“My work is about the urban landscape,” the artist notes, “the layers of color and texture in city walls, billboards, graffiti and other fragments of the aging environment.” From the way she prepares some canvases - with a plaster, glue and water combination that she says acts as “a kind of fresco” - to the vibrant mix of colors she employs, Lawrence creates images that bring both the essence of city life and the feeling of time passing thoroughly alive.
Inspired by images of human beings in their environment, Brigid McGivern’s abstracts bring both faces and figures to life. She employs a scheme of vivid colors and bold contrasts to create an emotional mood, uniting organic figures with specific textural enhancements. Her images range from simple to dramatic, conveying the human spirit and its journey through life by employing movement and ever-shifting colors. “Capturing a moment in a shape is both a beautiful and a dangerous struggle; a struggle reflective, in some ways, of many experiences common to all of us in our lives,” says McGivern.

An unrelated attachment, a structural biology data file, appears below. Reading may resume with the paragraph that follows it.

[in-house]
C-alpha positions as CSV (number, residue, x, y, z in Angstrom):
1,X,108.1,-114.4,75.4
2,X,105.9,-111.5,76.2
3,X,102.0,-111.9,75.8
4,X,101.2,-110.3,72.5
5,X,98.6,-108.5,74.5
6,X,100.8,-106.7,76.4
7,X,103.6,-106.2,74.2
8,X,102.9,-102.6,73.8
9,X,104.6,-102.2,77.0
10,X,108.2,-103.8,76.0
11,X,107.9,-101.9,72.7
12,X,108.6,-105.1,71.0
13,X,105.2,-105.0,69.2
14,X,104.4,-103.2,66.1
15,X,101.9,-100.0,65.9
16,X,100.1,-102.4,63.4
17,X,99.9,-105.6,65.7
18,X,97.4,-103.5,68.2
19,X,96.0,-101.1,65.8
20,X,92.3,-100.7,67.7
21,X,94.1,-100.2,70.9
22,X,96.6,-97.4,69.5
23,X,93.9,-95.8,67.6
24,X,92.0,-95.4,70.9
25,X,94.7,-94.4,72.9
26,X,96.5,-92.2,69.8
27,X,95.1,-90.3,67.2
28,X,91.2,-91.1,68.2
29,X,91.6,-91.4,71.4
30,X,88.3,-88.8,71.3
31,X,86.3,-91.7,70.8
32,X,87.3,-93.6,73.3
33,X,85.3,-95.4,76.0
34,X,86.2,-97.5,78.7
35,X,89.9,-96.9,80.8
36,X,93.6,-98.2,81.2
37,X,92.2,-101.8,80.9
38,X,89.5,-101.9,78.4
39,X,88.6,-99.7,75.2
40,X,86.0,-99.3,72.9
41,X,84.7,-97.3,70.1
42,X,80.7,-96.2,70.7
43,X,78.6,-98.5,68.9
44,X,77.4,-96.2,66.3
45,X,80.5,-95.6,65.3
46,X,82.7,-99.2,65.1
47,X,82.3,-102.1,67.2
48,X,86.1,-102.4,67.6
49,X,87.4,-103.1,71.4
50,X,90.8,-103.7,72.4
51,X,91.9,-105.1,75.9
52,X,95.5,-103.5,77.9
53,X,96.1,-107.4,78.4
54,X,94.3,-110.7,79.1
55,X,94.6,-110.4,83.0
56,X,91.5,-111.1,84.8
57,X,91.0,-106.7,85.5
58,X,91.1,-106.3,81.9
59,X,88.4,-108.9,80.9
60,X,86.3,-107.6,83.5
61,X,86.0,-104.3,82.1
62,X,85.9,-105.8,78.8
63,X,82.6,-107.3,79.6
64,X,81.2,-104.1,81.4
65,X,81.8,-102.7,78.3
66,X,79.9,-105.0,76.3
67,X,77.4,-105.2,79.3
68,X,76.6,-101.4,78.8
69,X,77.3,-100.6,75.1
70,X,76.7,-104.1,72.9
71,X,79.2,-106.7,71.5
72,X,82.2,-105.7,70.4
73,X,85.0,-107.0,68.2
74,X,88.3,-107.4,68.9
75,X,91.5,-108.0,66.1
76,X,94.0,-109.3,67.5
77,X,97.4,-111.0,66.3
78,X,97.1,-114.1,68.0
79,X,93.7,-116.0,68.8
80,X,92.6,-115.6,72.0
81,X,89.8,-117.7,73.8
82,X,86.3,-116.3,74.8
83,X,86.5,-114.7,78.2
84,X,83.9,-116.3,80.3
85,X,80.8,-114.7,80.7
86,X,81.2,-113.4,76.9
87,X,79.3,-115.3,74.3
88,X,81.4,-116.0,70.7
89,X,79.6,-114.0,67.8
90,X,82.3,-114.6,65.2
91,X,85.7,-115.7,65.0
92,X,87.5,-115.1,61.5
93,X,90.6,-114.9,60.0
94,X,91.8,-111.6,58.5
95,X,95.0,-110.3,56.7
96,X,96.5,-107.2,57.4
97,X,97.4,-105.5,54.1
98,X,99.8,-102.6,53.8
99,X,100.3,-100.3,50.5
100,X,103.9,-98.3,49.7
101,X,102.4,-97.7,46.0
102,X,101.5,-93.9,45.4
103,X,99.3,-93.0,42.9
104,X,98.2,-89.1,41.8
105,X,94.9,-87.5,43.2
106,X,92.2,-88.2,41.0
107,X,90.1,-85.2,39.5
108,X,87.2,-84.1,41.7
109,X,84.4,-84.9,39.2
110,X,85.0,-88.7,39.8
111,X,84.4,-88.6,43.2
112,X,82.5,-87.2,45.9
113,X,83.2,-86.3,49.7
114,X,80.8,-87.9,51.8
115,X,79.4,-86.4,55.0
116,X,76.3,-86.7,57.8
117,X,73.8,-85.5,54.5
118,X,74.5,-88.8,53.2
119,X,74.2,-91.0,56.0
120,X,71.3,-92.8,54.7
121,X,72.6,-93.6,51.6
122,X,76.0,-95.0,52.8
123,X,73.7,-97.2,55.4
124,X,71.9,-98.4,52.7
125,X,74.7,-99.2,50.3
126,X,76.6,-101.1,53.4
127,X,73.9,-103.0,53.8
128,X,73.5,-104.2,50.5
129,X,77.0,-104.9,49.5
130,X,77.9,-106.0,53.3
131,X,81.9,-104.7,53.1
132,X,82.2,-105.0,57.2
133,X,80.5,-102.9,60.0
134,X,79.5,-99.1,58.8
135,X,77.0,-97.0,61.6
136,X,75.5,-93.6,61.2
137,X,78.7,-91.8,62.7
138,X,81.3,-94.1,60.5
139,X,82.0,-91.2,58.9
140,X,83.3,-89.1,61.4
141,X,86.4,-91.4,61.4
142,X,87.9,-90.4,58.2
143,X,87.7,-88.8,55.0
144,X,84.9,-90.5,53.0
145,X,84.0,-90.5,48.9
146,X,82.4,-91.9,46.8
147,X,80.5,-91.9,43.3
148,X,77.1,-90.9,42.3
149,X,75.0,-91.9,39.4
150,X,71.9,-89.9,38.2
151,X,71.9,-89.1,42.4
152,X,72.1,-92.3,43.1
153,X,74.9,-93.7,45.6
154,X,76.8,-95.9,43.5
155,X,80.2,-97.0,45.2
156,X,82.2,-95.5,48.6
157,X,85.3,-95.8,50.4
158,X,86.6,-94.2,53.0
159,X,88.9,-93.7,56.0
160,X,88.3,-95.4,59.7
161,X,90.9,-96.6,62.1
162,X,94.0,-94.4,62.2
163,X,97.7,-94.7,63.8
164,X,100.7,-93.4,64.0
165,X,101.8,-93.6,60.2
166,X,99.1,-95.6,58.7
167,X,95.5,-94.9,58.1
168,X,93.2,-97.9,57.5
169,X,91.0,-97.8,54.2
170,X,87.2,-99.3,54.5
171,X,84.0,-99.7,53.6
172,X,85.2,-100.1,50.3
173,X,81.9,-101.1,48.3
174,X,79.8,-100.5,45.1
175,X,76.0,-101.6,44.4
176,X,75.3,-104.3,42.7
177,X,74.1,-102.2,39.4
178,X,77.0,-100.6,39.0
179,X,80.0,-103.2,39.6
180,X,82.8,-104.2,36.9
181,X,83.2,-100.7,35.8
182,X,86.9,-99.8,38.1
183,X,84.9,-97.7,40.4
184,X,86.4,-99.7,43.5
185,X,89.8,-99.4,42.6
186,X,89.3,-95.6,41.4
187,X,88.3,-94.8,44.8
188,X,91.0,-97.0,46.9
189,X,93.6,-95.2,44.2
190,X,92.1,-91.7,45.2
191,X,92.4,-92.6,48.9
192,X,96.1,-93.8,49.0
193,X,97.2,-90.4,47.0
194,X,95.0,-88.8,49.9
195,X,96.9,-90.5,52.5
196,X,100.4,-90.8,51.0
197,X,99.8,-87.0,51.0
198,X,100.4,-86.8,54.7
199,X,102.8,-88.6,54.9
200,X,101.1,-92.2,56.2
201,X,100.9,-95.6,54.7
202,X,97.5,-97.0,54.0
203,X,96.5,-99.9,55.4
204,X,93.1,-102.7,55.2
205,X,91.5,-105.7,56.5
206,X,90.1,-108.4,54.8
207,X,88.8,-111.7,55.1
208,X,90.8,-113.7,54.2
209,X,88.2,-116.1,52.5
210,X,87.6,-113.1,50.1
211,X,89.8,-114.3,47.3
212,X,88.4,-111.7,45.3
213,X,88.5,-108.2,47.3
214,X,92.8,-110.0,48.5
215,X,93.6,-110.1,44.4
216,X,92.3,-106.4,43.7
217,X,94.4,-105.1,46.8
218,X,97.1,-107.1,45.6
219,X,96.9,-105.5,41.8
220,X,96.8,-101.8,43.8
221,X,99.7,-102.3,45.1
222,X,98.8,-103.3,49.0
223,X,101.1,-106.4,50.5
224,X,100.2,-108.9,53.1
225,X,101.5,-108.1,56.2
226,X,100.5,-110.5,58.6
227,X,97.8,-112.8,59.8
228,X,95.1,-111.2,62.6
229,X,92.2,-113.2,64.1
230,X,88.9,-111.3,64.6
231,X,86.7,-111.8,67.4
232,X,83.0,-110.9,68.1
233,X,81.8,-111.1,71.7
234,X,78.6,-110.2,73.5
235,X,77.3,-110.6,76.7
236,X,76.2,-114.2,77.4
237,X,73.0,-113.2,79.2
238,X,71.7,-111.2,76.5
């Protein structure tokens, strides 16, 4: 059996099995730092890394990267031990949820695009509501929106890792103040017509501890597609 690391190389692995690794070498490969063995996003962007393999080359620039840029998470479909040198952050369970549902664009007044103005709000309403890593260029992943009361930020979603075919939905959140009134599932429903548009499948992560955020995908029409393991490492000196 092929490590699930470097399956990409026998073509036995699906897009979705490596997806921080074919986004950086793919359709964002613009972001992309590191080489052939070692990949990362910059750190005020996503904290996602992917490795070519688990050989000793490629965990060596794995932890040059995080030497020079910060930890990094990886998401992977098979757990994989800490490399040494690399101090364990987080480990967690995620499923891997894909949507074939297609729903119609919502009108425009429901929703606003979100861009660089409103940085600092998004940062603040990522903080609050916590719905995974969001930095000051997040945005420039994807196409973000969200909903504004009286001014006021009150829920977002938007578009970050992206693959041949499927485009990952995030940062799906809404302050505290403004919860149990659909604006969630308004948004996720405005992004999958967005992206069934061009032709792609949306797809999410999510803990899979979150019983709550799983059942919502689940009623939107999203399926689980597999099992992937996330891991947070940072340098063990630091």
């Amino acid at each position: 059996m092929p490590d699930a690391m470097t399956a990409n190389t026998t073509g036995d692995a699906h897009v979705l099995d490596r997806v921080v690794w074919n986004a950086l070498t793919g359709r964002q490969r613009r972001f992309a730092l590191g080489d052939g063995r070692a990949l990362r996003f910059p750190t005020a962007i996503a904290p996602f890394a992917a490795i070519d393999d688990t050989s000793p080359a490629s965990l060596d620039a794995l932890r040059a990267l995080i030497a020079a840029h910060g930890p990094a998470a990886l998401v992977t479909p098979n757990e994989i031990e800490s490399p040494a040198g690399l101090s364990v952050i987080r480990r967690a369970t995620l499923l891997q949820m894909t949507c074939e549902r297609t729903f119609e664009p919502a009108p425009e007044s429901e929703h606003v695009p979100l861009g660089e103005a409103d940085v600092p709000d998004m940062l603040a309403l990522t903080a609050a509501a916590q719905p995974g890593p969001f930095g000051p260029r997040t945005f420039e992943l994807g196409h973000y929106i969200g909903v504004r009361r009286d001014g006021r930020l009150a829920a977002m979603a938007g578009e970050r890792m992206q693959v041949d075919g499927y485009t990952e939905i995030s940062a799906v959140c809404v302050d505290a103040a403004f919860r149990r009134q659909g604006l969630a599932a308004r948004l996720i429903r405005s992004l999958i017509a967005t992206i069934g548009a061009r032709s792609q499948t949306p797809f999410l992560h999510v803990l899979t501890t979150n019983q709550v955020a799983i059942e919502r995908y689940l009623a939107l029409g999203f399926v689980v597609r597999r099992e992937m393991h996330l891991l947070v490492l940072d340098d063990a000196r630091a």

McGivern begins each piece by first drawing something organic, forming images based on her photographs to create entirely unique compositions. She draws on a keen eye and a reservoir of life experience to transform seemingly separate and individual components into works that touch the viewer. In this way, the artist succeeds in creating transformative pieces that viewers can relate to, unique works that combine artistic stimulation with the portrayal of the essential beauty and mystery of life.